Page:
She entered into a design arrangement with Gabar Swimsuits, and she designed for them for many years.  She’s often thought of as a swimsuit designer, mainly because her work for Gabar was so wide-reaching.

But it was not just the swimsuit she was designing – it was a whole new way of wearing it.  The cover-ups and skirts and matching shorts and wraps incorporated the design of the swimsuit beneath into a complete ensemble.  The bathing suit became the foundation for streetwear.

In 1964, Leser closed her business, only to open it again in 1966.  Her first collection after her re-opening was a tribute to India, with the fabrics being made on traditional Indian looms. She continued to make clothing that was oriental in feel, but she concentrated less on sportswear, and more on clothing was was adaptable to many situations, be it evening, day or at home.  Her fabrics were still very much inspired by her travels.

Tina Leser Originals remained open until 1982. Leser died four years later in 1986.

April Calahan, “Tina Leser: Global Vision”, The Hidden History of American Fashion, 2018

Chambers, Bernice G., Fashion Fundamentals. New York: Prentice-Hall, Inc., 1947.

Lambert, Eleanor, World of Fashion. New York: R.R.Bowker Company, 1976.

McDowell, Colin, McDowell’s Directory of Twentieth Century Fashion. Englewood Cliffs, NJ: Prentice Hall, Inc., 1985.

Stegemeyer, Anne, Who’s Who in Fashion. New York: Fairchild Publications, 1980, 1988.

10 Comments

Filed under Designers

Shopping for Vintage Online 101

I was inspired to make this post by recent comments made here and elsewhere about the perils of online shopping.  These comments have got me to thinking about my own buying habits, and whether or not I could give any advice to people who feel buying online is a mine field.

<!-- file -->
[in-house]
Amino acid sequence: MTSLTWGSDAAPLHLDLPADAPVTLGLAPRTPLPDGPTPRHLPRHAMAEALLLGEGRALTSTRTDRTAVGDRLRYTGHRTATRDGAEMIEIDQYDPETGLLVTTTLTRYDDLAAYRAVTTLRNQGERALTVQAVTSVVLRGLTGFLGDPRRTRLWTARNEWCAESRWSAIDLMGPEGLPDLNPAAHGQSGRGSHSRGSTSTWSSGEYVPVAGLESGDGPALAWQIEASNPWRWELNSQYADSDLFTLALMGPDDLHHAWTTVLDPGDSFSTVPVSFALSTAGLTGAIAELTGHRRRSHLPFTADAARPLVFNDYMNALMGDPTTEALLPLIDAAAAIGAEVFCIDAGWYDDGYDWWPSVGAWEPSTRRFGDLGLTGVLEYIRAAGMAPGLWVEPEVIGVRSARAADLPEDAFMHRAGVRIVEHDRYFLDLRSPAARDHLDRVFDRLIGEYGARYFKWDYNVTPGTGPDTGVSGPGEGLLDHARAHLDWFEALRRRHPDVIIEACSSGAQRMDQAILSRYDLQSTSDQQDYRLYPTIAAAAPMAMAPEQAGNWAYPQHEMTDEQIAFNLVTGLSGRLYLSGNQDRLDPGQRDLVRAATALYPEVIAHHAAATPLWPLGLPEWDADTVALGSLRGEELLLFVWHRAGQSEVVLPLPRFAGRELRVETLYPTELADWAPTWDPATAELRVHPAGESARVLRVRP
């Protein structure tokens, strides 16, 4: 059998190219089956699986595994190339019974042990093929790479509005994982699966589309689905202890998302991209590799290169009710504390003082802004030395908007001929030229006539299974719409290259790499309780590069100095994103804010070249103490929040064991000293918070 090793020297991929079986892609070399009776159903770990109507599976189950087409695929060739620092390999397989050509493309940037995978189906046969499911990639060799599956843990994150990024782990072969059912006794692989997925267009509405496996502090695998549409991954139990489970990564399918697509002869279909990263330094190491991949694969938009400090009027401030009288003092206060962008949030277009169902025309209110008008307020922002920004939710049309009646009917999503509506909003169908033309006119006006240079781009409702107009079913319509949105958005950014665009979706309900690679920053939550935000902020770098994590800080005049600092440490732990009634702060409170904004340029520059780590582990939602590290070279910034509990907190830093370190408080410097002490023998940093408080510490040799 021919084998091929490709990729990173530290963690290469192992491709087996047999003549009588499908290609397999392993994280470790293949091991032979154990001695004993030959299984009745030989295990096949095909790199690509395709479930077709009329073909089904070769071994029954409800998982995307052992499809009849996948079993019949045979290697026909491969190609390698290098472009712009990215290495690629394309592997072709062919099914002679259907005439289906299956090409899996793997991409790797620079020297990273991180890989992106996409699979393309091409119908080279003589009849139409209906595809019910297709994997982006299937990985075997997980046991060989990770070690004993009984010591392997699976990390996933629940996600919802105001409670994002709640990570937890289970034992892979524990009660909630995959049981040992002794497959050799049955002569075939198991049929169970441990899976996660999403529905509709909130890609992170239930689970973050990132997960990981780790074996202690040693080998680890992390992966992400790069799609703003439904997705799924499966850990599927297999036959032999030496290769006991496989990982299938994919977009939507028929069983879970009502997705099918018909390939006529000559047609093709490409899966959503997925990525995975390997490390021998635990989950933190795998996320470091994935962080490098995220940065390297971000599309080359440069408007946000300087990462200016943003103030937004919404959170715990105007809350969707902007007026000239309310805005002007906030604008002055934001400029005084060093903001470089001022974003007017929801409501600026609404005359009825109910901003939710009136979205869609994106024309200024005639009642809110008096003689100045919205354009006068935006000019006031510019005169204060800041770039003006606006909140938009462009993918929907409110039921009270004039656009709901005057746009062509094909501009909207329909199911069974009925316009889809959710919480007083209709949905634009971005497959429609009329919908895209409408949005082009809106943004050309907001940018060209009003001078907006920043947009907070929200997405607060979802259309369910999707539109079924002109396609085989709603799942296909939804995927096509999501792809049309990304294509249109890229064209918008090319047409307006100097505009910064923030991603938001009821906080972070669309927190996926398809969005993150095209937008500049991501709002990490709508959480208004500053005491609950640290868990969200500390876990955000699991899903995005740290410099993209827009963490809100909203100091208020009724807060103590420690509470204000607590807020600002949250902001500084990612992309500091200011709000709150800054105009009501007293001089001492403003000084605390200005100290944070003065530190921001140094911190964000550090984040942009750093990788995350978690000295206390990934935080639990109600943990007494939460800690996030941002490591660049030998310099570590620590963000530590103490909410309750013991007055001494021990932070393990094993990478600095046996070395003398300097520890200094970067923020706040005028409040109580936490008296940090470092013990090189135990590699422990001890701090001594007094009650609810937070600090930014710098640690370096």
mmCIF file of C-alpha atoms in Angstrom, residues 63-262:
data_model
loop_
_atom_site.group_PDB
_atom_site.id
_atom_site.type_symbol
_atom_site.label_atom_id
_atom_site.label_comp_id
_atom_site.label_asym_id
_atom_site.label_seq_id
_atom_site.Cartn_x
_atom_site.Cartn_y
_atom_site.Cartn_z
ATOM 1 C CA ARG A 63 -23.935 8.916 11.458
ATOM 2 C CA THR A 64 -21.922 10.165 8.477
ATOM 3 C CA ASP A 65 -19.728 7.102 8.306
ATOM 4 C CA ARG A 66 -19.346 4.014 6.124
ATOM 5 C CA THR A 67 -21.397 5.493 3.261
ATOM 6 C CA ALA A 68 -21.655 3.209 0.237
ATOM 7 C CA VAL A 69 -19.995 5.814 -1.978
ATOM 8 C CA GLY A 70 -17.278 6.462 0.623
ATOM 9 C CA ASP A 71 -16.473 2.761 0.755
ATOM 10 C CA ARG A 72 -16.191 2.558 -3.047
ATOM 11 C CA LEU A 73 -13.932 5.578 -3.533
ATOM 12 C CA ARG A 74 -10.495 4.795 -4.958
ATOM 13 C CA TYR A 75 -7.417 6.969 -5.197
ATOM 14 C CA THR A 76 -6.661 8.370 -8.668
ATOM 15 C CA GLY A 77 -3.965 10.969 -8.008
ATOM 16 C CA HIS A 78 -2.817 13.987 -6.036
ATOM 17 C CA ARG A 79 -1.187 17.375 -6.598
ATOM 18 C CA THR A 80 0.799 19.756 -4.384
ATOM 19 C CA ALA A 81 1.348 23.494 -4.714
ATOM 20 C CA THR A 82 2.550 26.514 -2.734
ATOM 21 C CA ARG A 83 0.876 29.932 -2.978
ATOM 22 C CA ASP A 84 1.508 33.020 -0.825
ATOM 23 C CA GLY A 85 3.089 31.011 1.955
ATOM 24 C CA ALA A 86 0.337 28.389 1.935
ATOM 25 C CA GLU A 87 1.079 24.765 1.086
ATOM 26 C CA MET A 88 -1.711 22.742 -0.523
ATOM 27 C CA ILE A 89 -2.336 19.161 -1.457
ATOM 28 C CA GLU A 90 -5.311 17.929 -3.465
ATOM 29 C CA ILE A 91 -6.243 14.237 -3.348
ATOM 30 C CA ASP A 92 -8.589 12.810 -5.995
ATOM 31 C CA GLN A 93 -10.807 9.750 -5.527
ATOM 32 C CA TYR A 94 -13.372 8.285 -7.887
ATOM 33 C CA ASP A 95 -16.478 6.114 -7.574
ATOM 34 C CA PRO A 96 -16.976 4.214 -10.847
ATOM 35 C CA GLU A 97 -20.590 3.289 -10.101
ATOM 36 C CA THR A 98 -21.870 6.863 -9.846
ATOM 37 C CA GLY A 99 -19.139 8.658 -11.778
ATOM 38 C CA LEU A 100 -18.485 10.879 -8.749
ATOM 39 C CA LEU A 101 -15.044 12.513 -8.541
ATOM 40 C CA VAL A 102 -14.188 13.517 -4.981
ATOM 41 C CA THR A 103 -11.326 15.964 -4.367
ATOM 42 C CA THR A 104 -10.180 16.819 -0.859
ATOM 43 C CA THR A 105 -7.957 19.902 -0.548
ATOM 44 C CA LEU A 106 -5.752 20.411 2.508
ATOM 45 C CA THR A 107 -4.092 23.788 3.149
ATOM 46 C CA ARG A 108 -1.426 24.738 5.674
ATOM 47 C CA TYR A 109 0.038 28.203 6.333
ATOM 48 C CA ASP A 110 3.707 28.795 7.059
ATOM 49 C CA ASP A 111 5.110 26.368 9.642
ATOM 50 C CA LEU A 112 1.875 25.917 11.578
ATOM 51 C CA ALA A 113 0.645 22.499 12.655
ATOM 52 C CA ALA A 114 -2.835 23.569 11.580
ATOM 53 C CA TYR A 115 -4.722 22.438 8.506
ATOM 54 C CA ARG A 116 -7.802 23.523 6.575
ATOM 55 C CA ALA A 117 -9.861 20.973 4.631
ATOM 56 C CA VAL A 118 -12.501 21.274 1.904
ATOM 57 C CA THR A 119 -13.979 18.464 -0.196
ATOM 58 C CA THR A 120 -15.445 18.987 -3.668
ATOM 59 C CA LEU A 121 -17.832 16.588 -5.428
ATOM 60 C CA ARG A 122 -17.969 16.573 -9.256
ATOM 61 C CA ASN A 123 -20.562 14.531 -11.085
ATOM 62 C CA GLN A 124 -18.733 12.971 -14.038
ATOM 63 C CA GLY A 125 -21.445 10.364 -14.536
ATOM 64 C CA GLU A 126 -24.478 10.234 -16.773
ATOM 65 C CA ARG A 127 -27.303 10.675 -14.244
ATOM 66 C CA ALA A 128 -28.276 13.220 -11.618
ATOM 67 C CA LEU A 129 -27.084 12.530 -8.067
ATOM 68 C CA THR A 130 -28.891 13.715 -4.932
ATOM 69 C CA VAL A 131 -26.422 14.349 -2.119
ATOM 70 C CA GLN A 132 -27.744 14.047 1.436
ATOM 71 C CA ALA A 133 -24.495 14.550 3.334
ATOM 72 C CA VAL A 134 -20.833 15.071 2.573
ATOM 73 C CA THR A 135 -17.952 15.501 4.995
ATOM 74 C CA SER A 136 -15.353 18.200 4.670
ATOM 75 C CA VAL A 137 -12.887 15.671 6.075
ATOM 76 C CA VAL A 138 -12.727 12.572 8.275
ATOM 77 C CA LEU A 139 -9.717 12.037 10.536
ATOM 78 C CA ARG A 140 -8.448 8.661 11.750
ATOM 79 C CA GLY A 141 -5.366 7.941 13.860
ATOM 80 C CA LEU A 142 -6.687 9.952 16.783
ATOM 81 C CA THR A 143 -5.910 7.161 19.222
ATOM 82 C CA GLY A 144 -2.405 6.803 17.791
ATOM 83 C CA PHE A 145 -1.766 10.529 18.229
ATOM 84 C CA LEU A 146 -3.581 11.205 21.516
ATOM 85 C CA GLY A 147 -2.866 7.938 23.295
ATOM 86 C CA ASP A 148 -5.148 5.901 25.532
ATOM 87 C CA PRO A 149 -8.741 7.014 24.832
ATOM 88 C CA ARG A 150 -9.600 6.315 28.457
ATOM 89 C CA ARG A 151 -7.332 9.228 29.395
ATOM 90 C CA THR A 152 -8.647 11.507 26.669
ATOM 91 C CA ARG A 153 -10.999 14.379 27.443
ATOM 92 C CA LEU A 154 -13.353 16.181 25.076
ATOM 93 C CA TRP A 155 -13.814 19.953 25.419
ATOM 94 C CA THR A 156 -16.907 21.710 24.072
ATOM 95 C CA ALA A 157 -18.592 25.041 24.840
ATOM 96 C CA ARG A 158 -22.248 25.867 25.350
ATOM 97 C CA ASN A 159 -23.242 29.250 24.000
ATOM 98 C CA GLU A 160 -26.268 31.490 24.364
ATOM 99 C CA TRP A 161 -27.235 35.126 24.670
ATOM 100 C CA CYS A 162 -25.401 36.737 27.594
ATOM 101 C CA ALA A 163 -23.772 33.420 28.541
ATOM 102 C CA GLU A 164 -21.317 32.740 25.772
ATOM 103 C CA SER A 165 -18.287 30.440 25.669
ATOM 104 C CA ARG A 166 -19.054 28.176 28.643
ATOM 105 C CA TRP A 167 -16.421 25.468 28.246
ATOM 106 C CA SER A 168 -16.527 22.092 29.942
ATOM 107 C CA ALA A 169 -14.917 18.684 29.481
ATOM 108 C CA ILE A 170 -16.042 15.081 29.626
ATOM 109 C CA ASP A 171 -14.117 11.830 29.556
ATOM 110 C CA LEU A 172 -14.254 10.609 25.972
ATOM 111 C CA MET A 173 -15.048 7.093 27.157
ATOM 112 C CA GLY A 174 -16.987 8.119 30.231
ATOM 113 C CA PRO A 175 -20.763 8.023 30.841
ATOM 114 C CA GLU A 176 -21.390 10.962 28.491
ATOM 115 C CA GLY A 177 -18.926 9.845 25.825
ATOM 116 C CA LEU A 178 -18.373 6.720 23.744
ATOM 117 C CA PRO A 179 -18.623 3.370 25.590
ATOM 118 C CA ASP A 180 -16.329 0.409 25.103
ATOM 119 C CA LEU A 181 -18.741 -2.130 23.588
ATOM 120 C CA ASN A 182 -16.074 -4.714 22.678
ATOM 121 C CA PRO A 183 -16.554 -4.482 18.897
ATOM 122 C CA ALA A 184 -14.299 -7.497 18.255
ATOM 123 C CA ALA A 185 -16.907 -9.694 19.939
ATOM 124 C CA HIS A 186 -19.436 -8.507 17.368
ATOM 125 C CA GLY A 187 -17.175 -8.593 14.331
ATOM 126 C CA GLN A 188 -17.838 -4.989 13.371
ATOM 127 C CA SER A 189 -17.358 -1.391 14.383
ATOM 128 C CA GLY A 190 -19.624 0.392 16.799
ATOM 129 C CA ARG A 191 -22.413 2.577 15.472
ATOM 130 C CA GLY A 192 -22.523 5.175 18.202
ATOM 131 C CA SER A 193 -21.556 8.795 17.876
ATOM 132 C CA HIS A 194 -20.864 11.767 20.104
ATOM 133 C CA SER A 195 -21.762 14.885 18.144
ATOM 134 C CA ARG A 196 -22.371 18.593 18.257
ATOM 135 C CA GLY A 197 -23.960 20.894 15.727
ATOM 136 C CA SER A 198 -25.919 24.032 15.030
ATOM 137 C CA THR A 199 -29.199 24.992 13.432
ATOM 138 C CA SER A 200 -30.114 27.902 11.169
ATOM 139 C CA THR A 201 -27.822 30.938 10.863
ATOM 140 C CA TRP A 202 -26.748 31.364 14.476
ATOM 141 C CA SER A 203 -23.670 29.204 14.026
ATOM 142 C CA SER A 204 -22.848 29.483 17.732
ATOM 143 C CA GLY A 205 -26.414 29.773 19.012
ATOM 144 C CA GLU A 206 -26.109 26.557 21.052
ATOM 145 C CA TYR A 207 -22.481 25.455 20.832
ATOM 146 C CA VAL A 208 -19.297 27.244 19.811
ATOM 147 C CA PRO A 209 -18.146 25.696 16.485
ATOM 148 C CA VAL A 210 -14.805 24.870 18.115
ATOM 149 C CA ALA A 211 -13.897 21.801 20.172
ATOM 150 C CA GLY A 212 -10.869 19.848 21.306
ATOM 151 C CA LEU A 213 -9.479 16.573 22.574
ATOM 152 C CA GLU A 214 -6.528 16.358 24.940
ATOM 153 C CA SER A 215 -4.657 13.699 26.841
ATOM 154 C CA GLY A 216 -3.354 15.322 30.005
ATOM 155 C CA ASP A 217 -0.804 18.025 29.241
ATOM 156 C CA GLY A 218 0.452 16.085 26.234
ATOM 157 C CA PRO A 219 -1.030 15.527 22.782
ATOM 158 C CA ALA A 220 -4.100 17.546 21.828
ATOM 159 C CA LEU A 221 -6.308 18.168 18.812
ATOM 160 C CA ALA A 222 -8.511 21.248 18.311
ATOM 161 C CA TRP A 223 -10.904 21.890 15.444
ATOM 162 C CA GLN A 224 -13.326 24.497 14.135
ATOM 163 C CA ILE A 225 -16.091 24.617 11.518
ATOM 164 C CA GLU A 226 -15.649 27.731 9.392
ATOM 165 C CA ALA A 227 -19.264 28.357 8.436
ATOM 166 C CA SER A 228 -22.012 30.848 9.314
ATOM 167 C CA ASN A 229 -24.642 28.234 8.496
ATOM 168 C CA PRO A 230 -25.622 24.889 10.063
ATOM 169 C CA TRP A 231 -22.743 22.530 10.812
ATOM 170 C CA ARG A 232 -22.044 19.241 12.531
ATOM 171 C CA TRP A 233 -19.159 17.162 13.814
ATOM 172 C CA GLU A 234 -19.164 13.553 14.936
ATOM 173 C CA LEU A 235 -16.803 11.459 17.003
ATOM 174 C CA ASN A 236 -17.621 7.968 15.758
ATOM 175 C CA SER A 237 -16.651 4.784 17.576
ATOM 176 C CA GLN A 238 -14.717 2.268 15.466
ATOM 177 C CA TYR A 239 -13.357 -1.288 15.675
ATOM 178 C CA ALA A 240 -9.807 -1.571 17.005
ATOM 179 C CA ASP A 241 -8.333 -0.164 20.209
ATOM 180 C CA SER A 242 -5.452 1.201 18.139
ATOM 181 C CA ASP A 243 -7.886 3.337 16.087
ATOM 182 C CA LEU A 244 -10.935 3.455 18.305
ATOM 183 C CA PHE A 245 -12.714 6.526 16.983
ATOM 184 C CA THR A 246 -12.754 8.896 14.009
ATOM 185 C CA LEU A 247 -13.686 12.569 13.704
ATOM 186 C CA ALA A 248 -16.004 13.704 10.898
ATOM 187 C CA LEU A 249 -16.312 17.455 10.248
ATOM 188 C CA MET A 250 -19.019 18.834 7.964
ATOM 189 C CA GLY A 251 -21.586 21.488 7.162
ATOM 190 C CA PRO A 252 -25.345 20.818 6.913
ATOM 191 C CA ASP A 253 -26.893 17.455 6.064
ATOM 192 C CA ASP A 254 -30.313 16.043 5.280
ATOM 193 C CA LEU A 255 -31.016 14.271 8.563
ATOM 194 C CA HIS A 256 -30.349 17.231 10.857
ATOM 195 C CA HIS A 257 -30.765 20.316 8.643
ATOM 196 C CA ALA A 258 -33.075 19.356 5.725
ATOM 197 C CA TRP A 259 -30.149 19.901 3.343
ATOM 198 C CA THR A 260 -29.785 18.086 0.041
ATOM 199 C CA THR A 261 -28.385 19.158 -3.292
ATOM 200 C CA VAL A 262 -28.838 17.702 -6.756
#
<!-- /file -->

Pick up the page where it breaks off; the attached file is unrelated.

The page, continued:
First, I’ve been buying vintage clothing online for twelve and a half years.  In that time I’ve seen a lot of changes, but one thing has remained constant:  not all people selling vintage and antique clothing know what they are selling.
I’m stating this outright because there seems to be a perception that the clueless vintage seller is a recent phenomenon.  That’s not true at all.  The clueless have always been around; it’s just that there are so many more of them today.  The difference is that ten years ago the uneducated vintage seller didn’t have many ways to learn about his or her products, as opposed to today where there is vintage info overload on the web.  Sites like the VFG’s Label Resource have made it very easy for sellers to learn about what they have, so why are so many garments misidentified? Why are dresses from 2000 being sold as vintage from 1950 or 1970?

I guess there are as many answers to that question as there are sellers.  It could be laziness, or dishonestly, or greed, or simply just a lack of caring.  Many people who are buying vintage to wear care nothing about the age of the garment; they care only about the “look.”  The same can be said for sellers who are selling an image rather than a garment.

 

So what can you do to make sure the vintage you buy is what the seller says it is?
1.  Buy from sellers you know and trust.
If you have bought great items in the past, go back to your records to see who the sellers were.  Check to see where they are now selling.  Many wonderful ebay sellers are still there, but many now have their own sites or sell at places like etsy and Ruby Lane.  Find and bookmark their sites.  Build a list of sellers who you and people you know have actually shopped with successfully.